An Address to the Lately Formed Society of the Friends of the People

Front Cover
Peter Hill, and T. Cadell, London, 1793 - France - 611 pages
 

What people are saying - Write a review

We haven't found any reviews in the usual places.

Selected pages

Other editions - View all

Common terms and phrases

Popular passages

Page xii - All government, indeed every human benefit and enjoyment, every virtue and every prudent Act, is founded on compromise and barter. We balance inconveniences; we give and take, we remit some rights that we may enjoy others, and we choose rather to be happy citizens than subtle disputants.
Page 371 - Then some part of the abdicated grievance is recalled from its exile in order to become a corrective of the correction. Then the abuse assumes all the credit and popularity of a reform. The very idea of purity...
Page 157 - The fig-tree, not that kind for fruit renown'd, But such as, at this day, to Indians known, In Malabar or Decan spreads her arms, Branching so broad and long, that in the ground The bended twigs take root, and daughters grow About the mother tree, a pillar'd shade, High overarch'd, and echoing walks between...
Page 406 - In that day there will be an altar to the LORD in the midst of the land of Egypt, and a pillar to the LORD at its border.
Page 64 - I flatter myself that I love a manly, moral, regulated liberty as well as any gentleman of that society, be he who he will ; and perhaps I have given as good proofs of my attachment to that cause, in the whole course of my public conduct.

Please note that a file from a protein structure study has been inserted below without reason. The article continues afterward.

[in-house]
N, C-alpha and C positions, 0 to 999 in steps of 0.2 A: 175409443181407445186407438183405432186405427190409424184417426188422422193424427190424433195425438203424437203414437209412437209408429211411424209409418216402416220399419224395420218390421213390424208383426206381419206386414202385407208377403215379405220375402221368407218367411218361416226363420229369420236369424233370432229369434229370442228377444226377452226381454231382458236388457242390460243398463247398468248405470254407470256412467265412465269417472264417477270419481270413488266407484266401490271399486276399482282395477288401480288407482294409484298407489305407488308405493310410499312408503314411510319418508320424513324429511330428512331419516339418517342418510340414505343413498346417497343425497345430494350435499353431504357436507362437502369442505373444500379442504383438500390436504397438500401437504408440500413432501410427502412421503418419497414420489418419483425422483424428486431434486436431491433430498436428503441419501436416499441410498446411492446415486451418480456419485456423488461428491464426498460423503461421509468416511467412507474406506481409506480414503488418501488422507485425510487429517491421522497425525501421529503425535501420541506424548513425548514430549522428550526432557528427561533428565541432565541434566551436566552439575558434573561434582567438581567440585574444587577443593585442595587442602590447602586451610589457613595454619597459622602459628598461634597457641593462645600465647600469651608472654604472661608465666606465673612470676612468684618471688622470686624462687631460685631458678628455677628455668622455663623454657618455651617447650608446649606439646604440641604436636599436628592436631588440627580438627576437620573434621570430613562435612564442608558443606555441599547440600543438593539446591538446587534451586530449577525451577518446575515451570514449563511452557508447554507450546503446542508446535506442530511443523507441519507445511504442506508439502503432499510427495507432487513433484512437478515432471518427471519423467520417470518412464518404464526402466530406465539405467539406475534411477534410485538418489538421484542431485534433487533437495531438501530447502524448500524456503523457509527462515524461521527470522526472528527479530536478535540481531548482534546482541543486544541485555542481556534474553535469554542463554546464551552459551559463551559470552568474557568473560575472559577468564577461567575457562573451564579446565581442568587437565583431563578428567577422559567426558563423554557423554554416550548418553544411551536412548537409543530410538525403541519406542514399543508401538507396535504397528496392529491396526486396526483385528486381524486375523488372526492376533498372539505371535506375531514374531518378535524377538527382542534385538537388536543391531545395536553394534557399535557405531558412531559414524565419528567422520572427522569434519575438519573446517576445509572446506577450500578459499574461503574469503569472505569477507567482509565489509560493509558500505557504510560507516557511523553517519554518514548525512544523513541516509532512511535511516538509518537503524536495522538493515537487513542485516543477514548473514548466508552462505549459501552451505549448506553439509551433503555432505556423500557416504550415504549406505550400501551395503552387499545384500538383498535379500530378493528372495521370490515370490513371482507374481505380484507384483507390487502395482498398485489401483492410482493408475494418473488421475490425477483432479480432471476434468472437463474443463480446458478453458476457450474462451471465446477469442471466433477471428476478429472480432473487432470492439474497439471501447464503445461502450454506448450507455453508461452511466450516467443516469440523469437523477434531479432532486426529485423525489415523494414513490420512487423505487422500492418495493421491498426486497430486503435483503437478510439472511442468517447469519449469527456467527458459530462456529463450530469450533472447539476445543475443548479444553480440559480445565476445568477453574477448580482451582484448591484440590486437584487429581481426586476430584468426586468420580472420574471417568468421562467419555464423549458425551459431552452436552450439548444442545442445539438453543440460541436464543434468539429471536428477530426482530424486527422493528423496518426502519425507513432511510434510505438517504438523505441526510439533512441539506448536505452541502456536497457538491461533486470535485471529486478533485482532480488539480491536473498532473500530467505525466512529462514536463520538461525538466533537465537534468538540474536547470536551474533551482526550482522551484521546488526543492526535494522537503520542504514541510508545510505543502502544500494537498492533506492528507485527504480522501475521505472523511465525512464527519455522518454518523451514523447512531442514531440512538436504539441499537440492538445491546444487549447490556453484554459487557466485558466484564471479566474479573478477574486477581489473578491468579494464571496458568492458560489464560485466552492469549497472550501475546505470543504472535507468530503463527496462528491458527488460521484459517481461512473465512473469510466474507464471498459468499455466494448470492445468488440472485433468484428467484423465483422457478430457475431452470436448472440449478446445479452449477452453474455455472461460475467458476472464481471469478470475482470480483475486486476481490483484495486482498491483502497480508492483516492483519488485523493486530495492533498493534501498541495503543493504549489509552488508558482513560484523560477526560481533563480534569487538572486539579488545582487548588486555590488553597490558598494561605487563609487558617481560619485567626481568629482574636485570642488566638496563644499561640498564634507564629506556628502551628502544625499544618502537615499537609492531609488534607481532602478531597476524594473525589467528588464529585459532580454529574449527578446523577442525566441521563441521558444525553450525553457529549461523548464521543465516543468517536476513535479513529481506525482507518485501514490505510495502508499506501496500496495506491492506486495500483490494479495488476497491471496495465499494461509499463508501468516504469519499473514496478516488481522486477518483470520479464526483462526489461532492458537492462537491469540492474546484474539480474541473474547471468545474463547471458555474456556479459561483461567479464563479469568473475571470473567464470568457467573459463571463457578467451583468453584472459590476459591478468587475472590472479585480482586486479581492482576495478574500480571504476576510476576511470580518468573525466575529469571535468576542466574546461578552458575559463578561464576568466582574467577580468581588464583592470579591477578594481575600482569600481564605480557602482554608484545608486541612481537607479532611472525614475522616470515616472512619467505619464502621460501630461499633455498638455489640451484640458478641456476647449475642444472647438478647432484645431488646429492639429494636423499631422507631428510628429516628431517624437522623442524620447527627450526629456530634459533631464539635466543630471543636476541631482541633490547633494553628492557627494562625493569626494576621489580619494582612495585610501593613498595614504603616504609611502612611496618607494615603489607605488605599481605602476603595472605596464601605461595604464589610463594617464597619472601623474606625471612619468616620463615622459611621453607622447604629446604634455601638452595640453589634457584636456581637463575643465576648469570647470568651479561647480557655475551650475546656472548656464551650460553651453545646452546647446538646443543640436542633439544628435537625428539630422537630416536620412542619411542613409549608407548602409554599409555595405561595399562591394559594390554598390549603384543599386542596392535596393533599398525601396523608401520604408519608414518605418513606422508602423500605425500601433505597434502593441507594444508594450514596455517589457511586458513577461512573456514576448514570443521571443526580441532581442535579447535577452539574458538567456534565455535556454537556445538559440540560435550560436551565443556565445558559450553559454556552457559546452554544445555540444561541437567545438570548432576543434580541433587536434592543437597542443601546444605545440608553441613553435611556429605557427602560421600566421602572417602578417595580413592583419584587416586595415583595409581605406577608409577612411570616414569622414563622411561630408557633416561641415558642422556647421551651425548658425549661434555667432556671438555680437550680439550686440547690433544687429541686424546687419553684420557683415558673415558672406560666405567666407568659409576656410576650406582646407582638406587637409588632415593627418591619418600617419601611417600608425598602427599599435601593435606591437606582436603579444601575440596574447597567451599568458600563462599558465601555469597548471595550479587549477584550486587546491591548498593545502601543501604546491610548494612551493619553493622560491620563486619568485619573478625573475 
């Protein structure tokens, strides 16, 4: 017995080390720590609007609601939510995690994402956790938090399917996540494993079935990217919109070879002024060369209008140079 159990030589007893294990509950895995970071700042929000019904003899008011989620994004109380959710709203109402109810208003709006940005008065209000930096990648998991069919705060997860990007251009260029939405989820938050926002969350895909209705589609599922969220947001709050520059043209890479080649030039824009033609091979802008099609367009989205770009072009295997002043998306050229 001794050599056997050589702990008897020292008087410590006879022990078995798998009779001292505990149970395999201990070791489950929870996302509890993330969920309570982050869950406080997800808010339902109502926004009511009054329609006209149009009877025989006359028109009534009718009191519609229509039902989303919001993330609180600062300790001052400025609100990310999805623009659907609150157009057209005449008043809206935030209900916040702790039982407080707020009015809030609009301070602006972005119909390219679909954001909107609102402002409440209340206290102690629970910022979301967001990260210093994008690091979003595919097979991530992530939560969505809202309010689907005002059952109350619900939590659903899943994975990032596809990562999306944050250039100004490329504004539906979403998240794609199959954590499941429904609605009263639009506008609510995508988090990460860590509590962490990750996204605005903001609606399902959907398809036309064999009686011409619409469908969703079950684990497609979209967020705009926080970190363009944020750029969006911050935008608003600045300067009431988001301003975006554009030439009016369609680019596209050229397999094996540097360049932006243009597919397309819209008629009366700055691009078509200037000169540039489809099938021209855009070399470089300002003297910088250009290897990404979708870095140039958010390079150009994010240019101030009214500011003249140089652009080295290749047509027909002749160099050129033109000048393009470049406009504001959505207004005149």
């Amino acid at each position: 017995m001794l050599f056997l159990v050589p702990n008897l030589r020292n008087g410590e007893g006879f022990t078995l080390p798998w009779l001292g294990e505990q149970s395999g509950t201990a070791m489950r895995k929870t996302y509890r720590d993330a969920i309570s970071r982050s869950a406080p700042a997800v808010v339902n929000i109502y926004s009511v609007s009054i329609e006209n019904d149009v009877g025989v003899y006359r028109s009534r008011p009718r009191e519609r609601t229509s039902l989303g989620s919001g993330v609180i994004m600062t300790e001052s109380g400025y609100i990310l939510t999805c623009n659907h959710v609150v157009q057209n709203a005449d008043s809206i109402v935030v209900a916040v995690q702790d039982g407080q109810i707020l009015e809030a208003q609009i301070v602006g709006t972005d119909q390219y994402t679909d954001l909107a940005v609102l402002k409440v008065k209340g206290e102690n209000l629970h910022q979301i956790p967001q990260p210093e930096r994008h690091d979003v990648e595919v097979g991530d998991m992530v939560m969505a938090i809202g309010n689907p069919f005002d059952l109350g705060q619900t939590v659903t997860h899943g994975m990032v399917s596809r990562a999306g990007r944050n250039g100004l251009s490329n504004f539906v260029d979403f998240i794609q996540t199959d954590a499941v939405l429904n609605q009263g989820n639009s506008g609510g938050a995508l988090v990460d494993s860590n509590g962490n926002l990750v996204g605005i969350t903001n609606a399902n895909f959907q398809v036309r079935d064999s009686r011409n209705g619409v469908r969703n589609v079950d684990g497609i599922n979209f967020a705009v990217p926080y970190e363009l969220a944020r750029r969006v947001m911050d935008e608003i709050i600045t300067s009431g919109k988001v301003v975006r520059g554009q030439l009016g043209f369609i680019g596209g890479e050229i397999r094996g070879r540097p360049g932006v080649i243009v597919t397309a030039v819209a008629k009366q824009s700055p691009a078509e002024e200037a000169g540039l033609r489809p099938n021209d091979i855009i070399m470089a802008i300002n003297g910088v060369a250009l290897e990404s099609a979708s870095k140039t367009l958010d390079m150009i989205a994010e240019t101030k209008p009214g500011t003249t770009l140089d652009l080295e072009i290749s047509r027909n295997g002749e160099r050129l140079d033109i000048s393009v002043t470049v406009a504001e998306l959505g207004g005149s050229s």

Page xii - It is besides a very great mistake to imagine 'that mankind follow up practically any speculative .principle, either of government or of freedom, as far as it will go in argument and logical illation.
Page 71 - This can only be done by a power out of themselves ; and not, in the exercise of its function, subject to that will and to those passions which it is its office to bridle and subdue. In this sense the restraints on men, as well as their liberties, are to be reckoned among their rights.
Page 64 - Abstractedly speaking, government, as well as liberty, is good; yet could I, in common sense, ten years ago, have felicitated France on her enjoyment of a government (for she then had a government) without inquiry what the nature of that government was, or how it was administered?
Page 611 - An Account of the principal Lazarettos in Europe ; with various Papers relative to the Plague ! together with further observations on some Foreign Prisons and Hospitals, and additional Remarks on the present state of those in Great Britain and Ireland.
Page 79 - But if we make ourselves too little for the sphere of our duty, if, on the contrary, we do not stretch and expand our minds to the compass of their object, be well assured that everything about us will dwindle by degrees, until at length our concerns are shrunk to the dimensions of our minds.

Bibliographic information